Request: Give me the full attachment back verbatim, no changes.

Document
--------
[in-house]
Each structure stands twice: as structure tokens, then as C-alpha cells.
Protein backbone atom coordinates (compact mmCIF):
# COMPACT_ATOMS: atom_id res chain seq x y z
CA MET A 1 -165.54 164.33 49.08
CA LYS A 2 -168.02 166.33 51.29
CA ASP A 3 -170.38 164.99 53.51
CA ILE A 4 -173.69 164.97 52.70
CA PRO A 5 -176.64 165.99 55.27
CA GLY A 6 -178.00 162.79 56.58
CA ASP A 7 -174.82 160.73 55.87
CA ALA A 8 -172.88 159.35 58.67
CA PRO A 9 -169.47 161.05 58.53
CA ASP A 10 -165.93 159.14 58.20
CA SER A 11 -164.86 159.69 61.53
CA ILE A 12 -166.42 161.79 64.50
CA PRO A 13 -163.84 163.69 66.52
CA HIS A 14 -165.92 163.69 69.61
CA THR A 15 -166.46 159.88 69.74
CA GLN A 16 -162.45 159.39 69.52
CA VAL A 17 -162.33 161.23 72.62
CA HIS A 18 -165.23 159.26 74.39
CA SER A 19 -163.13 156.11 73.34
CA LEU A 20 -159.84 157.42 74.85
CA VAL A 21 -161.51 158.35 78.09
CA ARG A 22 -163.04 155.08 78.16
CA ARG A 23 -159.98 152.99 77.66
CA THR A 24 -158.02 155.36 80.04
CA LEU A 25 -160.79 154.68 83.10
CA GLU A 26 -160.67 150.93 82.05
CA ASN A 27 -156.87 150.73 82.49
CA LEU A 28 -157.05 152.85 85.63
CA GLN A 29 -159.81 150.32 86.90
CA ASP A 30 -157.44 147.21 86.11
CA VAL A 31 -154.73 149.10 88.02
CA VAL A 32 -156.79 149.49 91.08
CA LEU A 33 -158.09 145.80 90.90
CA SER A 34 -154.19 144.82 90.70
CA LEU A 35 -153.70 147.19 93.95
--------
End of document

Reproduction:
[in-house]
Each structure stands twice: as structure tokens, then as C-alpha cells.
Protein backbone atom coordinates (compact mmCIF):
# COMPACT_ATOMS: atom_id res chain seq x y z
CA MET A 1 -165.54 164.33 49.08
CA LYS A 2 -168.02 166.33 51.29
CA ASP A 3 -170.38 164.99 53.51
CA ILE A 4 -173.69 164.97 52.70
CA PRO A 5 -176.64 165.99 55.27
CA GLY A 6 -178.00 162.79 56.58
CA ASP A 7 -174.82 160.73 55.87
CA ALA A 8 -172.88 159.35 58.67
CA PRO A 9 -169.47 161.05 58.53
CA ASP A 10 -165.93 159.14 58.20
CA SER A 11 -164.86 159.69 61.53
CA ILE A 12 -166.42 161.79 64.50
CA PRO A 13 -163.84 163.69 66.52
CA HIS A 14 -165.92 163.69 69.61
CA THR A 15 -166.46 159.88 69.74
CA GLN A 16 -162.45 159.39 69.52
CA VAL A 17 -162.33 161.23 72.62
CA HIS A 18 -165.23 159.26 74.39
CA SER A 19 -163.13 156.11 73.34
CA LEU A 20 -159.84 157.42 74.85
CA VAL A 21 -161.51 158.35 78.09
CA ARG A 22 -163.04 155.08 78.16
CA ARG A 23 -159.98 152.99 77.66
CA THR A 24 -158.02 155.36 80.04
CA LEU A 25 -160.79 154.68 83.10
CA GLU A 26 -160.67 150.93 82.05
CA ASN A 27 -156.87 150.73 82.49
CA LEU A 28 -157.05 152.85 85.63
CA GLN A 29 -159.81 150.32 86.90
CA ASP A 30 -157.44 147.21 86.11
CA VAL A 31 -154.73 149.10 88.02
CA VAL A 32 -156.79 149.49 91.08
CA LEU A 33 -158.09 145.80 90.90
CA SER A 34 -154.19 144.82 90.70
CA LEU A 35 -153.70 147.19 93.95